Even though one of my favorite teaching moments was guiding a high school football coach into a full expression of Crow, after he’d said he was too heavy to do it, I’ve spent more time focused on the energetic and emotional aspects of getting into the pose than on the physical. Last year, however, I tried out a Rodney Yee video featuring hip openers and arm balances. The video introduced me to some new ways of getting into the pose. It was also a big light bulb moment, that flashed me back to teacher training: legs and hips are as much a part of the key to demystifying this pose as the heart, core, and breath – not to mention the arms.

      Jason Crandell’s 30-Minute Peak Pose Sequence leading to Bakasana (Crow Pose**) beautifully opens up the body on a physical level. A good portion of the video focused on the hips and the leg muscles connected to the hips. There was also a good deal of core and arm engagement, plus some upper back opening. Unfortunately, there were also some technical difficulties – which left my body a little cold and my arms burning (from holding plank poses after a full day teaching them). One thing I will say about this sequence and the way Crandell guides it, however, is that when I was moving through it, I was building heat.

      The downside to the downloading issues a lot of people experienced on Day 12 was partially canceled out, in my book, by the fact that I had to keep repeating (and holding!!!) the poses in the first 4 minutes of the video. So, my hip flexors were seriously flexed. This made my legs super ready for the deep seated meditation I did after practicing with the video. Another plus, to the unfortunate technology problems: I found another Yoga Journal video featuring Jason Crandell opening up the hips. Boy am I looking forward to that!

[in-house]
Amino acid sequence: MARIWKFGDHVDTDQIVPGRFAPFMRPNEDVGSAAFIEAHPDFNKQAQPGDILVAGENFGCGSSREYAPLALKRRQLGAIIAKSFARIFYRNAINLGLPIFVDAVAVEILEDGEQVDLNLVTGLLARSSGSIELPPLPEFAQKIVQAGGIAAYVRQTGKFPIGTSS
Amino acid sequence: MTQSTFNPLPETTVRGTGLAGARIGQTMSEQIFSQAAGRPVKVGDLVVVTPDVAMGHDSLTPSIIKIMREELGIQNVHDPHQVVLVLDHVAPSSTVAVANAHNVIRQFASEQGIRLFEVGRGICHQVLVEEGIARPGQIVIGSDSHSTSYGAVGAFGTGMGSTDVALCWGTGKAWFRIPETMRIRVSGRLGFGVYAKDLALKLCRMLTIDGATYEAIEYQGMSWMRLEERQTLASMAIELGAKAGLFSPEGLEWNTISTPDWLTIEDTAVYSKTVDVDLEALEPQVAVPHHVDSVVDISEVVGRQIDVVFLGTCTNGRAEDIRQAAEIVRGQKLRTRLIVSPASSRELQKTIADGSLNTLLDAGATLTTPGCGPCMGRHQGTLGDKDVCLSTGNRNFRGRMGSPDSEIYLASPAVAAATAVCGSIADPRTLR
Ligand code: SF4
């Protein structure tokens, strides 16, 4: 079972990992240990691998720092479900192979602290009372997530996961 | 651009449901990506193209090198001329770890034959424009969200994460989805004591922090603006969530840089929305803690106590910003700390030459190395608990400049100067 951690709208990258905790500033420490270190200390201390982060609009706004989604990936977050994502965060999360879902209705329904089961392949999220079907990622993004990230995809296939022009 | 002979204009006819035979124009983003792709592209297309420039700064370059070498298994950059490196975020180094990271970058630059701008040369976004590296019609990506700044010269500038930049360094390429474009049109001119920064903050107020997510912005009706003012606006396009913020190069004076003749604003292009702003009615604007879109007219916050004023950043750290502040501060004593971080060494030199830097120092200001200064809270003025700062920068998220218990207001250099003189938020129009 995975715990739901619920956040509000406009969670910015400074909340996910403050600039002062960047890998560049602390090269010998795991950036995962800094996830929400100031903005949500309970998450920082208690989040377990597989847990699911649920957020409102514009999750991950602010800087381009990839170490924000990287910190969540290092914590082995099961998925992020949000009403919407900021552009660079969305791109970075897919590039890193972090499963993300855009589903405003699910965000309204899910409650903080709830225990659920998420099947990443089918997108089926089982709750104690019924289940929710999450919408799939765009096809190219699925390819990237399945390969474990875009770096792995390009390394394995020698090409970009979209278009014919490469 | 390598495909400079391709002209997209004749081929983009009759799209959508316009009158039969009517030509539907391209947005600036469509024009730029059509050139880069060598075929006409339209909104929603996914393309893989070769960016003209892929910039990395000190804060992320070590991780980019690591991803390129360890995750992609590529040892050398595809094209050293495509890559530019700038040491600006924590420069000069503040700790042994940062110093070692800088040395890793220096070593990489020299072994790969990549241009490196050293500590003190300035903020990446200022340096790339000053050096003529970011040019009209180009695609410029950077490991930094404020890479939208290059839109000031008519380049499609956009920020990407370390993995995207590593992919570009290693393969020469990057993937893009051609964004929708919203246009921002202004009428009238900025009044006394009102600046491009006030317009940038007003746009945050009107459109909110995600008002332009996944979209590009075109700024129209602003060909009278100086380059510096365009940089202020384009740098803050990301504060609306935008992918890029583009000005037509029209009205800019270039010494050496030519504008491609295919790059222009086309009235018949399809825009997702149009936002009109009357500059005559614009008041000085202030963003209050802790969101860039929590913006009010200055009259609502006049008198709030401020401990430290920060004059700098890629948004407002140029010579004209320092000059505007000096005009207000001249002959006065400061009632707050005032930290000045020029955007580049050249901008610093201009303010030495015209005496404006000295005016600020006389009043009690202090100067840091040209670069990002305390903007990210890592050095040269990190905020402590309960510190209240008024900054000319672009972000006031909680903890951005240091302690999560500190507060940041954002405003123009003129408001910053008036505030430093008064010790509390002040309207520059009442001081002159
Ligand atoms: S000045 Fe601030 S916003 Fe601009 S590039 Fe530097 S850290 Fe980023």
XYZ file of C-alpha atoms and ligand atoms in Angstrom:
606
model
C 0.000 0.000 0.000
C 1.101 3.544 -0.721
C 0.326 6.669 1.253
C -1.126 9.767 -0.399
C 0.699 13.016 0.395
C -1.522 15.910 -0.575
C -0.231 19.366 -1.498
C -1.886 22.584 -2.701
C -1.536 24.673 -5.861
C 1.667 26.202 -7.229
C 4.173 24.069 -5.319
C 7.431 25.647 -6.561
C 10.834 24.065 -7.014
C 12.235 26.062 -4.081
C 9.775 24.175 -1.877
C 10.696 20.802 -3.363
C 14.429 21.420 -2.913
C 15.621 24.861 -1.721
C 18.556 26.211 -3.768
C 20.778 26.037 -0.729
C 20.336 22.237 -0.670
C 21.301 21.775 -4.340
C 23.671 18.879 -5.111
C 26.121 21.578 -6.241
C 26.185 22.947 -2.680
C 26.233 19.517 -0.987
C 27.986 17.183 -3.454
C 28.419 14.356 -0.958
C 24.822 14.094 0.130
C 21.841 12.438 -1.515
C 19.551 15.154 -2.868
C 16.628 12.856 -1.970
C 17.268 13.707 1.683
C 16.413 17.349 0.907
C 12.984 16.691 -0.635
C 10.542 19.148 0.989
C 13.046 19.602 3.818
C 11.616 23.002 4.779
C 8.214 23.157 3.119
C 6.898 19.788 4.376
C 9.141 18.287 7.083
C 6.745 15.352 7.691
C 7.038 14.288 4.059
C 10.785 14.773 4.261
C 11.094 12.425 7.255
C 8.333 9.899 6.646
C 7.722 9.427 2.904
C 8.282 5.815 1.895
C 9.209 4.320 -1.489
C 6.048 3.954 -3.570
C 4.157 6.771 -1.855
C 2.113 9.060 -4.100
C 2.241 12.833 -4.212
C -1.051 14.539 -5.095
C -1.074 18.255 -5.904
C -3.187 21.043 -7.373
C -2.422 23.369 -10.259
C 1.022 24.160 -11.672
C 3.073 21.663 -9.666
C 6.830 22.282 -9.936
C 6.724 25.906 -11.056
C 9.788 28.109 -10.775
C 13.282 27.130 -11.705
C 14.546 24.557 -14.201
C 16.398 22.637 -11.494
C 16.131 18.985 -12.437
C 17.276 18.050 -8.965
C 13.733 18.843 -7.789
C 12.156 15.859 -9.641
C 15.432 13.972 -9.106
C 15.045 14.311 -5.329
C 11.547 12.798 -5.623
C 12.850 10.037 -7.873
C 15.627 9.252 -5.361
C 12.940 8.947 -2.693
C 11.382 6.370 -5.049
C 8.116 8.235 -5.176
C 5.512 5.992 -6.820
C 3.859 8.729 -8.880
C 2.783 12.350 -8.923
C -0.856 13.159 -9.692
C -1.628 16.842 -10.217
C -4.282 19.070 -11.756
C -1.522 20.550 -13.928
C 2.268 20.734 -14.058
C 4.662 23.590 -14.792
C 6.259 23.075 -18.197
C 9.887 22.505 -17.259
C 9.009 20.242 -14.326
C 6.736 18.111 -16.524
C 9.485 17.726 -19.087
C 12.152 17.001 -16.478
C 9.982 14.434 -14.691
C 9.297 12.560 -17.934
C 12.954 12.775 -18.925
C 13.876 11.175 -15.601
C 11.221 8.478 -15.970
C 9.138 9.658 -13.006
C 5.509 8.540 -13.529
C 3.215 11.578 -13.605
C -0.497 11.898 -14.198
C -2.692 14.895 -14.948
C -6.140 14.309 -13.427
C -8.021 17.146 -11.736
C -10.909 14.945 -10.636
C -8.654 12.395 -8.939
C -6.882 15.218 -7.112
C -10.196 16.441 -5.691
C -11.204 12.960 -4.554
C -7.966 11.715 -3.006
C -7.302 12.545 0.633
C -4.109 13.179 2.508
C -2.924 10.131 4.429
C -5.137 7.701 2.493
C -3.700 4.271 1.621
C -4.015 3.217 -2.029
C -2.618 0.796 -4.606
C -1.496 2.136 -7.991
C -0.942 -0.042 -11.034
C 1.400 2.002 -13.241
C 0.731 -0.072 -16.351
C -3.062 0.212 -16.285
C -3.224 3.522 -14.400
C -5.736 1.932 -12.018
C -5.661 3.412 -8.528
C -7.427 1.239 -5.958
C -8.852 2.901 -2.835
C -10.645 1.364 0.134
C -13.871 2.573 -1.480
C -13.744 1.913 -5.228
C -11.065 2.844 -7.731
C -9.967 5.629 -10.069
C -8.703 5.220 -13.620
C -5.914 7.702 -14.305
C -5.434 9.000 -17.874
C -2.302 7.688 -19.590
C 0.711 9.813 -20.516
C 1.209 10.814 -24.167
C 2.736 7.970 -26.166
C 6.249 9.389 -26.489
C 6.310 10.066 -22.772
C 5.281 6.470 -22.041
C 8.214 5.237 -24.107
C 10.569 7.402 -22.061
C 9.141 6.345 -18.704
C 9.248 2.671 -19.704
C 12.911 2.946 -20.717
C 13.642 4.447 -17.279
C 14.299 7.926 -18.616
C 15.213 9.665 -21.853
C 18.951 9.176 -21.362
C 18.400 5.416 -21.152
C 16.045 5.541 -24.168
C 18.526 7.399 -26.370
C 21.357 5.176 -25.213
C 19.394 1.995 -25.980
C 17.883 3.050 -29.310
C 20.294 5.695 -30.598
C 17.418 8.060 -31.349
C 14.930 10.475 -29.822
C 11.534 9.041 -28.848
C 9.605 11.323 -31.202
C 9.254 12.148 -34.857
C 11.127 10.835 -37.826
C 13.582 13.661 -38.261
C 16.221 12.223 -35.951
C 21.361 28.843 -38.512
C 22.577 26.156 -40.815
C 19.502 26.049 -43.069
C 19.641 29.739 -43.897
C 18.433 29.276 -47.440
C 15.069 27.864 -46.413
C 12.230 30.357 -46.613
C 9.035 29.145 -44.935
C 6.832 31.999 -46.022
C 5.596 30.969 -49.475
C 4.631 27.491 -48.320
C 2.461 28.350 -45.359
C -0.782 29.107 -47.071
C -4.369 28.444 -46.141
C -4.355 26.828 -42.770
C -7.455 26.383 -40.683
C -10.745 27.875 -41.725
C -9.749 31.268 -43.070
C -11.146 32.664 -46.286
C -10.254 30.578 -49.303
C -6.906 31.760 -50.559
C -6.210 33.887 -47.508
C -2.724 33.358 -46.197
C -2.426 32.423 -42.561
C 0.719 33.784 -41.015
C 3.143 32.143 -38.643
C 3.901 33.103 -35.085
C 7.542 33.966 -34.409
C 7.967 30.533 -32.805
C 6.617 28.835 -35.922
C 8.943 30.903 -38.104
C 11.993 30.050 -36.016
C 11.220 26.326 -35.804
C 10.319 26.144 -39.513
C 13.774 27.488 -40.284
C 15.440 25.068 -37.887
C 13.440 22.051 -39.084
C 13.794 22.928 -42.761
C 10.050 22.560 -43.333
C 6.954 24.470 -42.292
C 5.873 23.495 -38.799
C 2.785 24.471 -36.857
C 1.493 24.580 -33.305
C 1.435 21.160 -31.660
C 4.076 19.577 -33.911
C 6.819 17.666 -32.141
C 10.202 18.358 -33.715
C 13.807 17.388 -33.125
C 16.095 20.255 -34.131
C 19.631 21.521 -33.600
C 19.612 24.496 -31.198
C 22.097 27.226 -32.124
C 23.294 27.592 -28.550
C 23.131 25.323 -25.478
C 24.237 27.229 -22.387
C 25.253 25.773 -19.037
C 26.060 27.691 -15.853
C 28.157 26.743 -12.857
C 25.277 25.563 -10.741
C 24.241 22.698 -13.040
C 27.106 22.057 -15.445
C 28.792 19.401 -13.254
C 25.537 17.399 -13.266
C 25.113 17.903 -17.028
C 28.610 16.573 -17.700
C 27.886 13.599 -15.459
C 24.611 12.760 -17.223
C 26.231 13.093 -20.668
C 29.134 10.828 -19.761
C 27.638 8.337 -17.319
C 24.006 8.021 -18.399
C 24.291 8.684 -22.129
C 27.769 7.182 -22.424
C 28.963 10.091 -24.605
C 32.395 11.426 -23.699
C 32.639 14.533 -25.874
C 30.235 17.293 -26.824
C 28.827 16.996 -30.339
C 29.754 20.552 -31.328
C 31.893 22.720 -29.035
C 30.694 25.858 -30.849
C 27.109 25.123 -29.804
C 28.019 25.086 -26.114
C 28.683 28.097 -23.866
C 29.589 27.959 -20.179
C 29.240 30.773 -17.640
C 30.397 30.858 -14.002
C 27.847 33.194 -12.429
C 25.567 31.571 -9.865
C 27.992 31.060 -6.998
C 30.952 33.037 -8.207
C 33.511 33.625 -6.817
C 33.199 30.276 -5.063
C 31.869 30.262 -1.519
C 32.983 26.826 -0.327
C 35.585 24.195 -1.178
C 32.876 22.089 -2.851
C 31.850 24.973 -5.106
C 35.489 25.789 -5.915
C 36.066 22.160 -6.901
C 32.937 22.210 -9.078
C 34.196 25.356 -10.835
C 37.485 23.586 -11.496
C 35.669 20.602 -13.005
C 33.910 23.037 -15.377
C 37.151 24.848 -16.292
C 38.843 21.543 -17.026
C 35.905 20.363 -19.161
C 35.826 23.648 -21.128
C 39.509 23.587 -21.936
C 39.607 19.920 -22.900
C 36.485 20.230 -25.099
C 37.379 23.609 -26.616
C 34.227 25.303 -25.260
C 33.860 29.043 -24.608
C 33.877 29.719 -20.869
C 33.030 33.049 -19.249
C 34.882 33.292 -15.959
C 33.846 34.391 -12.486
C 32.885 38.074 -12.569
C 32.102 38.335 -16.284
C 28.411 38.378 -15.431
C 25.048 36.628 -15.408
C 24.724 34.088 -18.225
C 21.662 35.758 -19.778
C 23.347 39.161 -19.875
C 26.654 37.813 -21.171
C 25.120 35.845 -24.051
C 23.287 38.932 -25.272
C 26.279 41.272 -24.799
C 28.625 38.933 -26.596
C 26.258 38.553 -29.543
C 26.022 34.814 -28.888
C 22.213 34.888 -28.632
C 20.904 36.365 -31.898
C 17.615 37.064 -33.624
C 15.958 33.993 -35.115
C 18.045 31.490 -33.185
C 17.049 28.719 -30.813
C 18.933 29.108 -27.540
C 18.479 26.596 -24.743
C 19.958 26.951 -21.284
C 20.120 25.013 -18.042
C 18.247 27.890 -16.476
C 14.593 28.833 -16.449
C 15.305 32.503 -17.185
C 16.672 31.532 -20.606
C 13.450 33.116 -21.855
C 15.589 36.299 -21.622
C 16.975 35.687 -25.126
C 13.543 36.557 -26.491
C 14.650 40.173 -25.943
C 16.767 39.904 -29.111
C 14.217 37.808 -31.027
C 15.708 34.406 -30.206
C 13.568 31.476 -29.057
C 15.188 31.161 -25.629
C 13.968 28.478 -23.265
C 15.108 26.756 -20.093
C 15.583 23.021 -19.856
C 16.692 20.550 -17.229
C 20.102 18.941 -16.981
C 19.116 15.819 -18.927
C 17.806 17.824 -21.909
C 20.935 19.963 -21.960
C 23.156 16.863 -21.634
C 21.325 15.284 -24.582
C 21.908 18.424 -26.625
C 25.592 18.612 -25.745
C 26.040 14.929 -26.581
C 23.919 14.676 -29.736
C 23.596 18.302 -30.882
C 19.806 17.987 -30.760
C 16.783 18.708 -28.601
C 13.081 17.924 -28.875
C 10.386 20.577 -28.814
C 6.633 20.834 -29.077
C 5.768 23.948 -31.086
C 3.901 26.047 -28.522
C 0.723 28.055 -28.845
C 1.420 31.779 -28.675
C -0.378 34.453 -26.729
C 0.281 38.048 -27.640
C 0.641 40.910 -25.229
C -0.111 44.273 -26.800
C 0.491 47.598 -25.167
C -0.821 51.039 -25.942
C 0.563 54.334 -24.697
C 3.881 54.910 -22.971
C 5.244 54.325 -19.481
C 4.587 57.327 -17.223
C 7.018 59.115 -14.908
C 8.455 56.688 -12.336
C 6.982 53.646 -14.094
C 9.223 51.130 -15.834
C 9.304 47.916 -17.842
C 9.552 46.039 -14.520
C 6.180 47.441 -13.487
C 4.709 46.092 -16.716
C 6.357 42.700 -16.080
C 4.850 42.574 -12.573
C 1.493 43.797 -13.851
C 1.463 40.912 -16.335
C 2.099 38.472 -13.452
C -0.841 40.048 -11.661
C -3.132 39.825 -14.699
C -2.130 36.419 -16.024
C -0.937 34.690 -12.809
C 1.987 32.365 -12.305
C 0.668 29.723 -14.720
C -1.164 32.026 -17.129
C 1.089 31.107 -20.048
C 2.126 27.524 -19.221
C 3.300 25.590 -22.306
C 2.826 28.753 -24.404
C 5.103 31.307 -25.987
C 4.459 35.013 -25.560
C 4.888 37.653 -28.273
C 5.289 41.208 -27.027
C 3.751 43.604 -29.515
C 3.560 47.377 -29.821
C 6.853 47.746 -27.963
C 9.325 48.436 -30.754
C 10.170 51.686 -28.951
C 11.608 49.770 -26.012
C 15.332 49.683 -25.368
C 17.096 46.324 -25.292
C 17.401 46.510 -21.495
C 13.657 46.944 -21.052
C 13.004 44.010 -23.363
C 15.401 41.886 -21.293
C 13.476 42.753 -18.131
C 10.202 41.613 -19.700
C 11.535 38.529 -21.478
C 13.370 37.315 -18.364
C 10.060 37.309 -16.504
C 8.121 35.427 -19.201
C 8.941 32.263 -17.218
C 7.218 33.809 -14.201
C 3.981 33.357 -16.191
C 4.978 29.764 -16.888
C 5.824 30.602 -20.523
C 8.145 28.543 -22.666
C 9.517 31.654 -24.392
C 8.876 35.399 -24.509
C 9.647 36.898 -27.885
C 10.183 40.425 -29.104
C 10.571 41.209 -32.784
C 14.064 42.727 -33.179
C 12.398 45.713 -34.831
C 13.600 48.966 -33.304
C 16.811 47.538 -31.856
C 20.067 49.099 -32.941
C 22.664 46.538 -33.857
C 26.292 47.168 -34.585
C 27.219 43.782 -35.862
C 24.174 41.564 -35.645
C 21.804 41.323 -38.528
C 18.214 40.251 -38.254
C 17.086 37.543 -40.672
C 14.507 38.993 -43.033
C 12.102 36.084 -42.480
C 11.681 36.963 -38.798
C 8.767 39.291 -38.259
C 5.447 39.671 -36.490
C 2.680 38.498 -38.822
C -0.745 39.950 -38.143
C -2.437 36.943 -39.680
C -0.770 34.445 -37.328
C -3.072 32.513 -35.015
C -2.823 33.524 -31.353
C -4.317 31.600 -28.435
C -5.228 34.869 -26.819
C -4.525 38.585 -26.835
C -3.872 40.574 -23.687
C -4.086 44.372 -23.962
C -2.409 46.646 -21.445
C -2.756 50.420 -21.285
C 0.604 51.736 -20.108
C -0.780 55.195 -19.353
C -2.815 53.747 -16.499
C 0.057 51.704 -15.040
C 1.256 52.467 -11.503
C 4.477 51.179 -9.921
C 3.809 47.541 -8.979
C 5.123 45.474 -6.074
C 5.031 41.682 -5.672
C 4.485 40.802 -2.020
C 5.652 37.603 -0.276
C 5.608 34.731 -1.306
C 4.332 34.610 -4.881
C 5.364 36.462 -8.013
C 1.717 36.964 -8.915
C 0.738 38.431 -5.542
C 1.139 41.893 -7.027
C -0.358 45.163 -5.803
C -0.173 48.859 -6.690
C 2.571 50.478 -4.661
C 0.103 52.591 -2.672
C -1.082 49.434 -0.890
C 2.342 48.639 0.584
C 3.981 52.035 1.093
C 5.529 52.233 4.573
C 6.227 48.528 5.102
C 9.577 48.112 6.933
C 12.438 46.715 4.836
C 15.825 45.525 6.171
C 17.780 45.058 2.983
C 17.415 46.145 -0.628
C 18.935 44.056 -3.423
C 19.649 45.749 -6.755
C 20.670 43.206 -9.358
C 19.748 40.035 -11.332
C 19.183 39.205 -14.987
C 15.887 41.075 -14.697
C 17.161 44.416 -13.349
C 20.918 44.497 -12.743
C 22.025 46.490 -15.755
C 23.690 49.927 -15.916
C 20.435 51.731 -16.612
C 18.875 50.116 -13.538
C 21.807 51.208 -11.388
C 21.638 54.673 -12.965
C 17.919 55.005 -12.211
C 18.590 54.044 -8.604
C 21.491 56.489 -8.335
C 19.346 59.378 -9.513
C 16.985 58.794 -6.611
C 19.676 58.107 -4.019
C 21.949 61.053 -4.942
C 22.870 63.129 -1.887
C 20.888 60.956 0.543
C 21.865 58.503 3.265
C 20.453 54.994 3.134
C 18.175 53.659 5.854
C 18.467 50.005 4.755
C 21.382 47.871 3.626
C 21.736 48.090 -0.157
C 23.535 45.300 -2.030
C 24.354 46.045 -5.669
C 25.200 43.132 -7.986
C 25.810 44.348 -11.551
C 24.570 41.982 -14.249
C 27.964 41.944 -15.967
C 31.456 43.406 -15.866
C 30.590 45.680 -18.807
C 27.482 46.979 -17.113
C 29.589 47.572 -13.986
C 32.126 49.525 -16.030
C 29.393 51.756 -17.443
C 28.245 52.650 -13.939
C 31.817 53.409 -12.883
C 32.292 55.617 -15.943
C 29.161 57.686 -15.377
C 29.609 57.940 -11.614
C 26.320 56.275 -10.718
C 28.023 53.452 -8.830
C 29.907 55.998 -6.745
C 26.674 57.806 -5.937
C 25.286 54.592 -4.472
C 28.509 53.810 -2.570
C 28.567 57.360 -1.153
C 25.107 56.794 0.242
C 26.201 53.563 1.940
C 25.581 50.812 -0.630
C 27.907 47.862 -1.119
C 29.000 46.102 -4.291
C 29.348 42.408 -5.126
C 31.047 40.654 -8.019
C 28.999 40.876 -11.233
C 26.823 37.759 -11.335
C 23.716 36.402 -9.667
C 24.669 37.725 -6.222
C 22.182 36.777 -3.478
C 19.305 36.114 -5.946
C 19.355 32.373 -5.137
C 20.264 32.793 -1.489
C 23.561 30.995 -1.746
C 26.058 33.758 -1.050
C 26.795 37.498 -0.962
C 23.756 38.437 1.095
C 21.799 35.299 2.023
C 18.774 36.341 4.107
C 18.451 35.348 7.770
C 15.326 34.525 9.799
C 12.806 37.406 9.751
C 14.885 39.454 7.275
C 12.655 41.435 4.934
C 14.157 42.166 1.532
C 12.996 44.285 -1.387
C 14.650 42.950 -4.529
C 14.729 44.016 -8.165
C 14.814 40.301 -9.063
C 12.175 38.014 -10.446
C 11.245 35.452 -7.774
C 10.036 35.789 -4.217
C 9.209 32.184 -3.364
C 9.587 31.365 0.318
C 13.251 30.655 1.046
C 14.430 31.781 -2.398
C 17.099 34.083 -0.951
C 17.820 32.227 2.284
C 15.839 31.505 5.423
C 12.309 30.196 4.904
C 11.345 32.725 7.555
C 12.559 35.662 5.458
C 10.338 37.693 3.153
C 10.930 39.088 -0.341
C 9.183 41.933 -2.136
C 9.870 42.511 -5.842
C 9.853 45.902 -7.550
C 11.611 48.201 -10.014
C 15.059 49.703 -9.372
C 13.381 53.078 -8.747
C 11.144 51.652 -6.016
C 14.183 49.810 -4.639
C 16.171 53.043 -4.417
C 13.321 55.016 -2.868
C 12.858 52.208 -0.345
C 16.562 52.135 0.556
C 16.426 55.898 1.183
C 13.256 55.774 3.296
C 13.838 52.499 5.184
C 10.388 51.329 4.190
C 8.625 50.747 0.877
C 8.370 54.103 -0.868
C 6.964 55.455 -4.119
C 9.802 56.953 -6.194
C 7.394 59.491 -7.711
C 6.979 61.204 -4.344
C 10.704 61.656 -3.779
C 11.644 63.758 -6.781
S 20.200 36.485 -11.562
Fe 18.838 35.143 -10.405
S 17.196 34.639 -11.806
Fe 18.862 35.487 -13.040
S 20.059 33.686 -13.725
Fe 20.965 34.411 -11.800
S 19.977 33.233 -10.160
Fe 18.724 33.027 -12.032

Day 12 was one of those days when I wished I could have downloaded the video and practiced it away from my computer. Instead, I started the day with my mini-meditation and then practiced the sequence I was going to teach. I was a little hungry and super tired when I arrived home, but it felt really good to do this video sequence. As far as my outer body was concerned, I was ready to rock the 18-Minute Meditation. Internally, however, I was a wreck. This was my worse meditating day yet. Every 5 minutes, or so, I had to remind myself to sit still, sit up, and stop thinking/day dreaming/planning/remembering….Of course, the fact that I kept pulling myself back to the moment and back to the meditation makes it a success in the practice column.

       

      **NOTE: In vinyasa and many other hatha yoga practices, Crow Pose is an arm balance where the arms are bent, a la Chaturanga, and the knees rest on the forearms (or are tucked into the armpits). This is the pose featured in the Day 12 video. Crane Pose is a similar arm balance where the arms are straight. Bakasana is a Sanskrit word for Crane Pose, but is often used in the West for Crow Pose – which, in Sanskrit, would be Kakasana. Some traditions make the distinction between the two poses, their names, and the birds they resemble. Of course, the more traditions you explore, the more translations you find – and the more poses you find. For example, “Flying Frog” is a modification where the knees/legs are outside the arms, squeezing in. And, even though actual cranes aren’t scientifically related to actual herons (or actual crows), I’ve heard Heron Pose (a seated pose) referred to as Crane Pose.

        ~ NAMASTE ~